Association of hepatitis C with insulin resistance and type 2 diabetes in US general population: the impact of the epidemic of obesity
Journal of Viral Hepatitis,
Stepanova M et al. – Although HCV infection was independently associated with an increased risk of diabetes and IR in the US population over a decade ago, assessment of the later NHANES cycles shows that this relationship may have become diluted by the rapid rise of other risks for diabetes, specifically, the prevalence of obesity.Methods
- The aim of the study is to assess the relationship between HCV positivity and insulin resistance/diabetes in the US population.
- Three cycles of the National Health and Nutrition Examination Survey (NHANES) conducted between 1988 and 2008 were used. HCV infection was diagnosed using a positive serologic anti-HCV test.
- Additionally, diabetes was diagnosed as fasting blood glucose ≥126 mg/dL and/or the use of hypoglycaemic medications.
- Insulin resistance was defined as a homeostasis of model assessment (HOMA) score of >3.0.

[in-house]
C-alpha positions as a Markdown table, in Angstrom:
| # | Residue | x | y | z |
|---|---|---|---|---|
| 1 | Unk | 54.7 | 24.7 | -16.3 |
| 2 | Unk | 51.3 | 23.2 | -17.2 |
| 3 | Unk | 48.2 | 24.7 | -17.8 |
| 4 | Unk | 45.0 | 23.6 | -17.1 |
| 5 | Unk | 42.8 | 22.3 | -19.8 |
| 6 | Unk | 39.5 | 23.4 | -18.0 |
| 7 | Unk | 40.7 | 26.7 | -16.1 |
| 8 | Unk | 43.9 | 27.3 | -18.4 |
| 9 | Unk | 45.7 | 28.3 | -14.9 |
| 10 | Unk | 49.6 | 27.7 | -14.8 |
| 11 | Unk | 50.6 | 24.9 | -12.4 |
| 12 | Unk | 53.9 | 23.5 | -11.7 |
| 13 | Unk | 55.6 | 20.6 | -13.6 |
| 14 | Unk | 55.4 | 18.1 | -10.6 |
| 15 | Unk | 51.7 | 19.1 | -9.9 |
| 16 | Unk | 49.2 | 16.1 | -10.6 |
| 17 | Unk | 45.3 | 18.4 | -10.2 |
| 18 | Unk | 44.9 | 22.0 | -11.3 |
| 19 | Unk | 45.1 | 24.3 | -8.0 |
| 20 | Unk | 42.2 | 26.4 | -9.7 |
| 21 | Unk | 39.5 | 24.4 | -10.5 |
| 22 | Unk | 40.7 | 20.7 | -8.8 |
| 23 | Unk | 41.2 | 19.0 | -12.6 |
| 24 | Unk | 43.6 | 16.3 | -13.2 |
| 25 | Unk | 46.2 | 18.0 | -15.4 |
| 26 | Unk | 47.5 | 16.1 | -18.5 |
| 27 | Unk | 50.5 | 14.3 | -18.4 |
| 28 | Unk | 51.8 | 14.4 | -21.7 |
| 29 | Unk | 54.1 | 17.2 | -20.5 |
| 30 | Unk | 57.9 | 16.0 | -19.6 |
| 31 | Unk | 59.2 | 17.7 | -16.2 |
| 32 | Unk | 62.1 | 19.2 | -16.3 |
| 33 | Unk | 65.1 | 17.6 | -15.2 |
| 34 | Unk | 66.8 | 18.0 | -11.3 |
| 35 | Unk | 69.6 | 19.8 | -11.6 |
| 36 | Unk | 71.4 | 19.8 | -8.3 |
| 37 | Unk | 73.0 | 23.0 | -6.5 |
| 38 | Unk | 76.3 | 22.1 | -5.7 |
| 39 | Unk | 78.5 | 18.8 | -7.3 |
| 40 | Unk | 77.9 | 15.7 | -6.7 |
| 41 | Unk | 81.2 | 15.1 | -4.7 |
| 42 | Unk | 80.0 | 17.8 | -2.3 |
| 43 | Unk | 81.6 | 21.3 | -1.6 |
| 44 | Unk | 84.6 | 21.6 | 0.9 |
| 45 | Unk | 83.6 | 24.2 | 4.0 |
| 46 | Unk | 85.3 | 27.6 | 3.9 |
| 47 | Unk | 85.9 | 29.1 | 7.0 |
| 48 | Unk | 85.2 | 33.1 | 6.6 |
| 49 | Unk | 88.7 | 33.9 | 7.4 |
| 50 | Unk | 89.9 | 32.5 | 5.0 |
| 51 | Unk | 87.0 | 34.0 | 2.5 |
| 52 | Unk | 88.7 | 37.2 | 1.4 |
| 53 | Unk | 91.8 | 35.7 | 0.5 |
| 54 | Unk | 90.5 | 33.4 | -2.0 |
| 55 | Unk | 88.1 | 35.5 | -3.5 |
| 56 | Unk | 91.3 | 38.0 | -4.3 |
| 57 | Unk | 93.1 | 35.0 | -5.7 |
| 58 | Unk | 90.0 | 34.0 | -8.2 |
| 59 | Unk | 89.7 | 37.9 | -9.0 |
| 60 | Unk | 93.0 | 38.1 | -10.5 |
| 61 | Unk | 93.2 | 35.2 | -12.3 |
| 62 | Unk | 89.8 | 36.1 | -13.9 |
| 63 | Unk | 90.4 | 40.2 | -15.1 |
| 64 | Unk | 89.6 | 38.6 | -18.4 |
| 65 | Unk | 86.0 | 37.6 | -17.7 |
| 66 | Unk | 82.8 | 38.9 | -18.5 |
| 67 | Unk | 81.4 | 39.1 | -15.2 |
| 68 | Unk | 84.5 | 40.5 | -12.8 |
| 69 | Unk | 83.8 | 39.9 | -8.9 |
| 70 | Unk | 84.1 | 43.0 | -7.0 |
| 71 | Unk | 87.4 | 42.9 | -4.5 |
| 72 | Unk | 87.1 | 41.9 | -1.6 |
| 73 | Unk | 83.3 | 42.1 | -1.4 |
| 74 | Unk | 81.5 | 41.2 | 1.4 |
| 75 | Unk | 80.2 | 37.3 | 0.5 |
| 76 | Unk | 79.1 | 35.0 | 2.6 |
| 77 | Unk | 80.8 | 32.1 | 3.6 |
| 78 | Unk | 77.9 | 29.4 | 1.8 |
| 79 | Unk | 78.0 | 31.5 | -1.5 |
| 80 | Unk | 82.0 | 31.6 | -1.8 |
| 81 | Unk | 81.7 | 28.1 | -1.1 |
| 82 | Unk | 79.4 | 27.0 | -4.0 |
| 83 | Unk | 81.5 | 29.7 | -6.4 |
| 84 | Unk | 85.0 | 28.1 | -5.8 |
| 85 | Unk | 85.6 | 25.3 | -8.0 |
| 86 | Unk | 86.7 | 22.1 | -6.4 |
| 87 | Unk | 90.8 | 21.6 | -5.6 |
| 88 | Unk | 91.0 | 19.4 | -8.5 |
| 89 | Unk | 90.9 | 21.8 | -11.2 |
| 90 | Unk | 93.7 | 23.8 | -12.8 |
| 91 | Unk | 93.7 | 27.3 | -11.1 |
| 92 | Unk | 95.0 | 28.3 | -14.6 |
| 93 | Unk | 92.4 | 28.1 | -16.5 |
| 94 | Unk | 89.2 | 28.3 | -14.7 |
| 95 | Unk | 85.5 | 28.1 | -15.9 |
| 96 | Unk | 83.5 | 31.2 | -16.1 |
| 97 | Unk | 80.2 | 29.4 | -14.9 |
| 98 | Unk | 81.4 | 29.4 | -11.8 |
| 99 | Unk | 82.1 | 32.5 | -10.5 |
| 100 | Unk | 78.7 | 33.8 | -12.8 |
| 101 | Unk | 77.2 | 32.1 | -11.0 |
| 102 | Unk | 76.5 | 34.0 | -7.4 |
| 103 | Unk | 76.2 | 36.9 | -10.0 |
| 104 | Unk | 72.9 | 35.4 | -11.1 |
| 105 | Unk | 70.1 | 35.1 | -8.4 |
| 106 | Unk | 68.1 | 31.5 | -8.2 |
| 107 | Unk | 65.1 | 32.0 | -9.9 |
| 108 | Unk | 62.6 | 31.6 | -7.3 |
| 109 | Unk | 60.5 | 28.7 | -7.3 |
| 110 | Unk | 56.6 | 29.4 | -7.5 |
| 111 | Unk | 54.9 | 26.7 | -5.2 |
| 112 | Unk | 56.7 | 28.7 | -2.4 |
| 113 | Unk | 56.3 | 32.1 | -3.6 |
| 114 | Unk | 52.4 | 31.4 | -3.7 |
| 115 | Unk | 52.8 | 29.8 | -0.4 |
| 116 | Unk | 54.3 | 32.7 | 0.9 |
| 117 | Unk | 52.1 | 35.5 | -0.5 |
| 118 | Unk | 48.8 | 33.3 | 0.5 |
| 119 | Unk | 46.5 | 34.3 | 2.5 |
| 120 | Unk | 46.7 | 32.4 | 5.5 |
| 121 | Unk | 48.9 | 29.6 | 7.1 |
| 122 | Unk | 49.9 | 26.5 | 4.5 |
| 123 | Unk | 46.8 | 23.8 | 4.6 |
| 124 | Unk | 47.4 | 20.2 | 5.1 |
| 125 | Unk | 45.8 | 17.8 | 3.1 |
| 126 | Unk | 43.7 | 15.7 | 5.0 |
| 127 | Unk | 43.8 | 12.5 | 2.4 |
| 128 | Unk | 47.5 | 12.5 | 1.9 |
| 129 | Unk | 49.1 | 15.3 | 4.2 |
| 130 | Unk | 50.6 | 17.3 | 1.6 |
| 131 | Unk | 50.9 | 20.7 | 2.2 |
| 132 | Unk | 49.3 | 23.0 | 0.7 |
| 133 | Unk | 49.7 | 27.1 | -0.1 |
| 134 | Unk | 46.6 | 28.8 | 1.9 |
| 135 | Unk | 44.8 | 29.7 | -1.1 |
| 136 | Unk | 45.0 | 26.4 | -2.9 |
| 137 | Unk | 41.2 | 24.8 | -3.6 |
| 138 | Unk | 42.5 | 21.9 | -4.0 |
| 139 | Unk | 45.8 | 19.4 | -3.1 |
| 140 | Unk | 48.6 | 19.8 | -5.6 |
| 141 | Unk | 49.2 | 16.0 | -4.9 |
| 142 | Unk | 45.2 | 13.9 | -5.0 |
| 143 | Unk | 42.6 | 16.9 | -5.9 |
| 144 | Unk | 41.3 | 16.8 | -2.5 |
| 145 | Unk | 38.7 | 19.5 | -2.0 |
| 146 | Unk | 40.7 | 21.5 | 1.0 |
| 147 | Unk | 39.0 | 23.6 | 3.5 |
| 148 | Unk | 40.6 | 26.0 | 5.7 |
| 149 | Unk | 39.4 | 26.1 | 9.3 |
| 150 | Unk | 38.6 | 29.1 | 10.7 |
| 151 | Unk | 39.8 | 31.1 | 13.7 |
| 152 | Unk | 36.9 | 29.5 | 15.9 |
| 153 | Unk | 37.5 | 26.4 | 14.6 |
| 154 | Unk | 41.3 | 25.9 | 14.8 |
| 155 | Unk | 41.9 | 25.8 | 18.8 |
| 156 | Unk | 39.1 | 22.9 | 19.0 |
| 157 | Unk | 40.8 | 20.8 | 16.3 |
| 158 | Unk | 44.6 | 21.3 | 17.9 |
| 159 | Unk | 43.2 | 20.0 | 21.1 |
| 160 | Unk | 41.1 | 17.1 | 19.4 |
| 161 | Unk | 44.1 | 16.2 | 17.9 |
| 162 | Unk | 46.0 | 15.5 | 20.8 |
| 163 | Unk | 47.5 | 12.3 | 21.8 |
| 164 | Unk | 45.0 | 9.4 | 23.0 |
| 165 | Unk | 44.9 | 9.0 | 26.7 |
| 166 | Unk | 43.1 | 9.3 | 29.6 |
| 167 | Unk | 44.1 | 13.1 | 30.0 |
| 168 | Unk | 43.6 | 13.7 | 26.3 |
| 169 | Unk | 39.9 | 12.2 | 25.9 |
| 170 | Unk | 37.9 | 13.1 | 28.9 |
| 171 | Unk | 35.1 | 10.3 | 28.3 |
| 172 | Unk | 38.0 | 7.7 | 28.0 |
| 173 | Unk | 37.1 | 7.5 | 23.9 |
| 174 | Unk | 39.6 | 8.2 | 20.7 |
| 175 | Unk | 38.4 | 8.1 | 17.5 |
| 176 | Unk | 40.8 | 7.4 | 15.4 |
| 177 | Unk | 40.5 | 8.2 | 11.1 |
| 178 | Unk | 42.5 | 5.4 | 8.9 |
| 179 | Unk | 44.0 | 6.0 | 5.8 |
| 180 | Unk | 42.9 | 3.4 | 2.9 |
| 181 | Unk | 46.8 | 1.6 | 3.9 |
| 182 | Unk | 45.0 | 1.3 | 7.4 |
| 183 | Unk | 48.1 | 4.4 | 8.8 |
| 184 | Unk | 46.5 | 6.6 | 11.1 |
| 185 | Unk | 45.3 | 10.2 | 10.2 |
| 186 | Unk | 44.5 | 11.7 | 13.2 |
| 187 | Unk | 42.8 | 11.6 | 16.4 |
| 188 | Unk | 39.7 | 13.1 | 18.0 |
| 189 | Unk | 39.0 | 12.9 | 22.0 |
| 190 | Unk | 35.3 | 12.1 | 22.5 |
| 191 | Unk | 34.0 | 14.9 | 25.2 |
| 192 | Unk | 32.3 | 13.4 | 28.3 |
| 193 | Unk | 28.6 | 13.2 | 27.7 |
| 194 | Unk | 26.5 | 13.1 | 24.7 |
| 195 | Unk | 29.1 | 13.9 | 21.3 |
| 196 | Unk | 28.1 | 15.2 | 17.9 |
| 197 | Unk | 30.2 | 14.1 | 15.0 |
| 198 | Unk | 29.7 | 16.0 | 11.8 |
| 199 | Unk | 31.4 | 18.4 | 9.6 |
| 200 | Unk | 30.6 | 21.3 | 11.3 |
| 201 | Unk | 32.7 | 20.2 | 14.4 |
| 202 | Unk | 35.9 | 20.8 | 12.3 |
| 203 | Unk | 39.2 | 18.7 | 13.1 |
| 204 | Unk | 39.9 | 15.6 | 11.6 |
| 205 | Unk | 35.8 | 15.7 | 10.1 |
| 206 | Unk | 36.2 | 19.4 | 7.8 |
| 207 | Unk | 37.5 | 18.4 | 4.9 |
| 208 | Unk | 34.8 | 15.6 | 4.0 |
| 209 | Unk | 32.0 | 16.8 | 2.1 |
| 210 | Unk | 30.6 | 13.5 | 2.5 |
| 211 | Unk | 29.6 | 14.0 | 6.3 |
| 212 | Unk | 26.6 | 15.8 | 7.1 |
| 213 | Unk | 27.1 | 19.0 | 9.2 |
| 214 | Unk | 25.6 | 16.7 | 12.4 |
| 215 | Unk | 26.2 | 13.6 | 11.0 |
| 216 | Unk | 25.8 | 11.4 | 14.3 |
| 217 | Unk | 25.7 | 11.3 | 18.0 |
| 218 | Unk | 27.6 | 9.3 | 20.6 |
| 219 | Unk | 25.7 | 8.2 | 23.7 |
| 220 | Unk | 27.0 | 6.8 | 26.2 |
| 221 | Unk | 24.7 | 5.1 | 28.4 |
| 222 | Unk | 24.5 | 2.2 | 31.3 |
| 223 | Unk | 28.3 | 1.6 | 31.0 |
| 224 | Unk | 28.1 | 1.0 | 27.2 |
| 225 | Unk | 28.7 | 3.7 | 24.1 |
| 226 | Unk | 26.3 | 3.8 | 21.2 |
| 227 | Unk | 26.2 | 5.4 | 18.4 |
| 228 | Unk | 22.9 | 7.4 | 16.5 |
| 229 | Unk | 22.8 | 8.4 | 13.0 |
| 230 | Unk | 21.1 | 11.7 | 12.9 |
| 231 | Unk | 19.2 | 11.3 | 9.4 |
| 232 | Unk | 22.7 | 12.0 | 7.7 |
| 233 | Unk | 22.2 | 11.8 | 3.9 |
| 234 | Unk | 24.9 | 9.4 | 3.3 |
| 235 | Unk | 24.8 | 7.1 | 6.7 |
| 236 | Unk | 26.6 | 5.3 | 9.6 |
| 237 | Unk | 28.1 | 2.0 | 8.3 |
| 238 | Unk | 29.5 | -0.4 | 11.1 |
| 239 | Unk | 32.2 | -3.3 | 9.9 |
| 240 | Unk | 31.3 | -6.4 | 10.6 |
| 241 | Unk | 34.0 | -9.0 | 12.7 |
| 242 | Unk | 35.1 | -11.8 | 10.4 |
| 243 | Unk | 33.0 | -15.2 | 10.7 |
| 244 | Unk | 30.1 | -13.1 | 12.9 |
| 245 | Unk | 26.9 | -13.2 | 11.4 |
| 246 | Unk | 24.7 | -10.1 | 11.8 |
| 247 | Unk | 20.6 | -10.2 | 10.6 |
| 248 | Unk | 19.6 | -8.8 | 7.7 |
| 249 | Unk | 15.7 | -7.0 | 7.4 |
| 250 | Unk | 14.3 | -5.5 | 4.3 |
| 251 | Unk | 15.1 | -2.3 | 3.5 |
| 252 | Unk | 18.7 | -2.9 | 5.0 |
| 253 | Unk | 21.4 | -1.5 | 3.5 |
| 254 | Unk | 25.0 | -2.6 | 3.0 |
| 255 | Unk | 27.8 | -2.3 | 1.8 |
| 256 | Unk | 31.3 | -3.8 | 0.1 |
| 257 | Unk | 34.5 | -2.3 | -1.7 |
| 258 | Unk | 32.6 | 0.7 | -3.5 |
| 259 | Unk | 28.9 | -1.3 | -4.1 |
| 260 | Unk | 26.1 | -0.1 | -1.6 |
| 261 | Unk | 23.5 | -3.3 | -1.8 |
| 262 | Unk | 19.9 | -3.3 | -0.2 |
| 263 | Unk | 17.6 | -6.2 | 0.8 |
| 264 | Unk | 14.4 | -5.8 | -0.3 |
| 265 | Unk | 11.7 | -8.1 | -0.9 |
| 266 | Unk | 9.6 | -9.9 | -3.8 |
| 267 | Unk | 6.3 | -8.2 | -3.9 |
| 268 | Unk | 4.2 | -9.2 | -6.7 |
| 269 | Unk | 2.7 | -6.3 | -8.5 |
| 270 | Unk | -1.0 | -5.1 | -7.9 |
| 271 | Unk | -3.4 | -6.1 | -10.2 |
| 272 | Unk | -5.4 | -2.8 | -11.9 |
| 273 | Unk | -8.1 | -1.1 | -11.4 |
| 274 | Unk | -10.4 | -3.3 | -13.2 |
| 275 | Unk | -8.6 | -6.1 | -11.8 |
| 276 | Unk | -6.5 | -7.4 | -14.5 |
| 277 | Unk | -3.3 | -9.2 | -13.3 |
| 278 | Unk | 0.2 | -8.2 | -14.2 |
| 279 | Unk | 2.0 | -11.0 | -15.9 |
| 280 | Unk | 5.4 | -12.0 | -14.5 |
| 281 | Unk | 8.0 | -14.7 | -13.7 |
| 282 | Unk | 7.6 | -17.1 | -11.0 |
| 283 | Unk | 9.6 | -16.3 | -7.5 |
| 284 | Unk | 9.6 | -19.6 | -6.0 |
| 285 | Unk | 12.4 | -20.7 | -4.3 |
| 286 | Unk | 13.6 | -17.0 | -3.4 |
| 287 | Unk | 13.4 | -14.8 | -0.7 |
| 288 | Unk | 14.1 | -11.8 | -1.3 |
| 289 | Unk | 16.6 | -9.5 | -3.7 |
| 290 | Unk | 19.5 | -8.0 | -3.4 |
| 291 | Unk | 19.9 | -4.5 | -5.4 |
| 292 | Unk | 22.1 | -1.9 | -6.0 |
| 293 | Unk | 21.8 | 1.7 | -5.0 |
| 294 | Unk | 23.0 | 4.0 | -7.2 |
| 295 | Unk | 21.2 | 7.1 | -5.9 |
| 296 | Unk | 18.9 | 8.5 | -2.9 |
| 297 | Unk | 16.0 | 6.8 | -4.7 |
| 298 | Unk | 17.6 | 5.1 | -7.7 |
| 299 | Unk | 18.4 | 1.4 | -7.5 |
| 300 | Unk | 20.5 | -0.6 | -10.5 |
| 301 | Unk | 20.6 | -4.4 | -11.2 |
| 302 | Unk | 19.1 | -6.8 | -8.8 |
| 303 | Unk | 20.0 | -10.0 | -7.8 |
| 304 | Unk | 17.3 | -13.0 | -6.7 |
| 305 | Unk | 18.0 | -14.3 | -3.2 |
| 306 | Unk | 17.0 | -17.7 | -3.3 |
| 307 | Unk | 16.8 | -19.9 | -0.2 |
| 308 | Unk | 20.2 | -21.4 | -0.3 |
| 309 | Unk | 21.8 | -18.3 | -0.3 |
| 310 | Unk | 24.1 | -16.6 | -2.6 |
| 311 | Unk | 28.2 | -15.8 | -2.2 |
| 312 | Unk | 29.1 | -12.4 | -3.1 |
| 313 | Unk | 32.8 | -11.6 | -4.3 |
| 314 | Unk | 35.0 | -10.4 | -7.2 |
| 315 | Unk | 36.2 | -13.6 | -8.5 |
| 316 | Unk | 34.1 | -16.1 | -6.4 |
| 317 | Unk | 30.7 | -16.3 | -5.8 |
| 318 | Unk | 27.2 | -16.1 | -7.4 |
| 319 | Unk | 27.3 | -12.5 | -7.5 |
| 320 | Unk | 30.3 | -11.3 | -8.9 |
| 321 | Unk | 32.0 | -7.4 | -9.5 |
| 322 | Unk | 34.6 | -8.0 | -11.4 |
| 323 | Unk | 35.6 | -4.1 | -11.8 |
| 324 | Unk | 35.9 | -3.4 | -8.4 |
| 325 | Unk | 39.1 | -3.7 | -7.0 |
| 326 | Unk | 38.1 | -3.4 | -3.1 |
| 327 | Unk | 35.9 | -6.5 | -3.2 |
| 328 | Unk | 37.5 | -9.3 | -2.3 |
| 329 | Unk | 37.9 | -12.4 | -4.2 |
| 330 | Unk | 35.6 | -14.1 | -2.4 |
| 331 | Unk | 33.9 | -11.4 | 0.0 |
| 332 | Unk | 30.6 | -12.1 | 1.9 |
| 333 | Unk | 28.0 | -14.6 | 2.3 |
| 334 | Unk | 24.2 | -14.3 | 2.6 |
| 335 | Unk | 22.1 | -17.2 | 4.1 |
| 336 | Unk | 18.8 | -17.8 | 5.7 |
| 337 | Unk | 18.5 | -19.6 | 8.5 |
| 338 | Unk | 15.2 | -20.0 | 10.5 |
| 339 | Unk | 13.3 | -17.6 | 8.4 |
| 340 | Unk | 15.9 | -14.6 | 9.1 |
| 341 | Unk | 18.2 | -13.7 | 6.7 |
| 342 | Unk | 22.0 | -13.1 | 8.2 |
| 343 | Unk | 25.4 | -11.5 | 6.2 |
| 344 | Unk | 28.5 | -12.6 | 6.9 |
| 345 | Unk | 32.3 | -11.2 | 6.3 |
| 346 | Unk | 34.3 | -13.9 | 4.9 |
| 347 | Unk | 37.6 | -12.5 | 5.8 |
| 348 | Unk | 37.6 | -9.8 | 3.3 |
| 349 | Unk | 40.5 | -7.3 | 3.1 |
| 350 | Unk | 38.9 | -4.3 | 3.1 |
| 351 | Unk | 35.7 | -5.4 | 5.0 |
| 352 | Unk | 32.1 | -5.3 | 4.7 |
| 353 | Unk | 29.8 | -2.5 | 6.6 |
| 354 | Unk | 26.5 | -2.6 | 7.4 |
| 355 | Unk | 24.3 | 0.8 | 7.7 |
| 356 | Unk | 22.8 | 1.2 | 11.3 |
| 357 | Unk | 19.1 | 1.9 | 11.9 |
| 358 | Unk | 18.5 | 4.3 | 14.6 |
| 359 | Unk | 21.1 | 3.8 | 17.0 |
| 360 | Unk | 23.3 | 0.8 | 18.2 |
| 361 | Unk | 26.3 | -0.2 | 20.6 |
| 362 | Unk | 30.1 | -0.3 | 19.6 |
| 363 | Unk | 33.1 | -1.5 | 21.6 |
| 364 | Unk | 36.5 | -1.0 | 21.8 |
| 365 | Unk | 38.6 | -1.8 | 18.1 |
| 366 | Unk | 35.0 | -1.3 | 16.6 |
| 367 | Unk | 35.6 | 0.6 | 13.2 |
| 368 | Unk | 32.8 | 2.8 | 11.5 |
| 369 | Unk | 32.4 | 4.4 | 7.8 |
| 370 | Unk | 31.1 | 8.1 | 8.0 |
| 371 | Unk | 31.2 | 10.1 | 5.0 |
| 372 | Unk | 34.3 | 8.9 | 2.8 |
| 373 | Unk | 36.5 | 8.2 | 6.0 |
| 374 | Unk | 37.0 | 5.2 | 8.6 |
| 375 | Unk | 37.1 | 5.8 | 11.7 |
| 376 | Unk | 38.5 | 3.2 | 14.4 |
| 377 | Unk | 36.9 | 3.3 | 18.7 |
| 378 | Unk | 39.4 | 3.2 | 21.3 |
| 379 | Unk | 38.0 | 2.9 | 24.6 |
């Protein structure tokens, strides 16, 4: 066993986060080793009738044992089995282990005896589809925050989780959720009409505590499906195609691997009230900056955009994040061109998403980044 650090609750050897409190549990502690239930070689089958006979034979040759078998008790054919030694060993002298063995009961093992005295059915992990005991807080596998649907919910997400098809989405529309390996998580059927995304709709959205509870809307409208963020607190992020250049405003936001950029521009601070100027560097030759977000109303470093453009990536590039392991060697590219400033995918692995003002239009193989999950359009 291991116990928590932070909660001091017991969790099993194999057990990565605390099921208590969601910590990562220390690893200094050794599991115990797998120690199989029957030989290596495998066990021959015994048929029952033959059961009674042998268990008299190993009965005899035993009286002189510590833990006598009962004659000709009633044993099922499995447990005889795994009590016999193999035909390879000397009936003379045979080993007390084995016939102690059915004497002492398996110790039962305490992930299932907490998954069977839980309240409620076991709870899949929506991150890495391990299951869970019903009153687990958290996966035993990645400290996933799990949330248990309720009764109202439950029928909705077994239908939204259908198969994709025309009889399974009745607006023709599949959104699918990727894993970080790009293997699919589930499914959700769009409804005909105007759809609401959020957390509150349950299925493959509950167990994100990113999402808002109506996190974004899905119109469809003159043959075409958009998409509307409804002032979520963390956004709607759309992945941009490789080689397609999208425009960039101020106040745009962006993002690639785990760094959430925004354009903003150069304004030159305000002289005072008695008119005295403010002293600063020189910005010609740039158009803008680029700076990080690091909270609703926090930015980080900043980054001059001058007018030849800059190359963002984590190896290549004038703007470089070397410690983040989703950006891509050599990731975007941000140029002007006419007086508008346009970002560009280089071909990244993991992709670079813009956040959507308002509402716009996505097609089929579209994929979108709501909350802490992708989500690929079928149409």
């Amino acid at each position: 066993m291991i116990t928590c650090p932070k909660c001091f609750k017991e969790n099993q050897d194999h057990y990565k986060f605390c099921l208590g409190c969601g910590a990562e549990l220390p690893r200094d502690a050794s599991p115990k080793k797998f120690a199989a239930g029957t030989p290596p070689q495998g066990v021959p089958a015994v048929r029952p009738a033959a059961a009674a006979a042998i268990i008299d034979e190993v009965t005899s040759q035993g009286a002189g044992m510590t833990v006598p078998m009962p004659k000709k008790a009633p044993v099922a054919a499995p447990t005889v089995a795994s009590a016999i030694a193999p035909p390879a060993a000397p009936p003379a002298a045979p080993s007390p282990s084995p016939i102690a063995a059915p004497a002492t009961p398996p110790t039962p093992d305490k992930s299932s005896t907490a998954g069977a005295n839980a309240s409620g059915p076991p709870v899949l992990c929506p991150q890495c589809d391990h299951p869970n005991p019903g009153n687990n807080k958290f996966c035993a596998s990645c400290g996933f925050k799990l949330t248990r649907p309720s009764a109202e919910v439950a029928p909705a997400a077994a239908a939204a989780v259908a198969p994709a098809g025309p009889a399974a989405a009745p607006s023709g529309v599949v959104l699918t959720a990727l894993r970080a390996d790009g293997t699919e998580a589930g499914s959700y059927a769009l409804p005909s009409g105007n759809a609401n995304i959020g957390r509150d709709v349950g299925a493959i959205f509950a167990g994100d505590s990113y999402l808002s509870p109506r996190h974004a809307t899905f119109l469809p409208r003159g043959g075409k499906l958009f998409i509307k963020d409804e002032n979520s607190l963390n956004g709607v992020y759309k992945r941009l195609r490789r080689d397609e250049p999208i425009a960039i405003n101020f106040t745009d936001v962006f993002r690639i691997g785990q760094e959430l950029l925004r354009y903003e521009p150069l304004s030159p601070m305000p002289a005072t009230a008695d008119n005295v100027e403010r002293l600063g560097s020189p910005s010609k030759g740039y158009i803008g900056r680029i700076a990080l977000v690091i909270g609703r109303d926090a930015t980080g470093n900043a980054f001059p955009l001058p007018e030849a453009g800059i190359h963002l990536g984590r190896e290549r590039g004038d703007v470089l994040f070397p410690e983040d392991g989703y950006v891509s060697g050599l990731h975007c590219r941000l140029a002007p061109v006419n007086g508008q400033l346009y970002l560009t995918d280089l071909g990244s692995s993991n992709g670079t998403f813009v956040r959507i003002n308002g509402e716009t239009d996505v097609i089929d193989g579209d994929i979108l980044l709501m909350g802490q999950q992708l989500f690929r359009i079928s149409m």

- Logistic regression was used to estimate the odds ratios (ORs) of each of the potential risk factors for diabetes mellitus (DM).
- The SUDAAN 10.0 was used to run descriptive and regression analyses.
- A total of 39506 individuals from three NHANES cycles (1988-1994, 1999-2004 and 2005-2008) with complete demographic and relevant clinical data were included.
- Over these three NHANES cycles, prevalence of hepatitis C did not significantly change.
- During the first NHANES cycle (1988-1994), insulin and diabetes were independently associated with hepatitis C.
- However, during the later study cycles (1998-2008), these associations were no longer significant.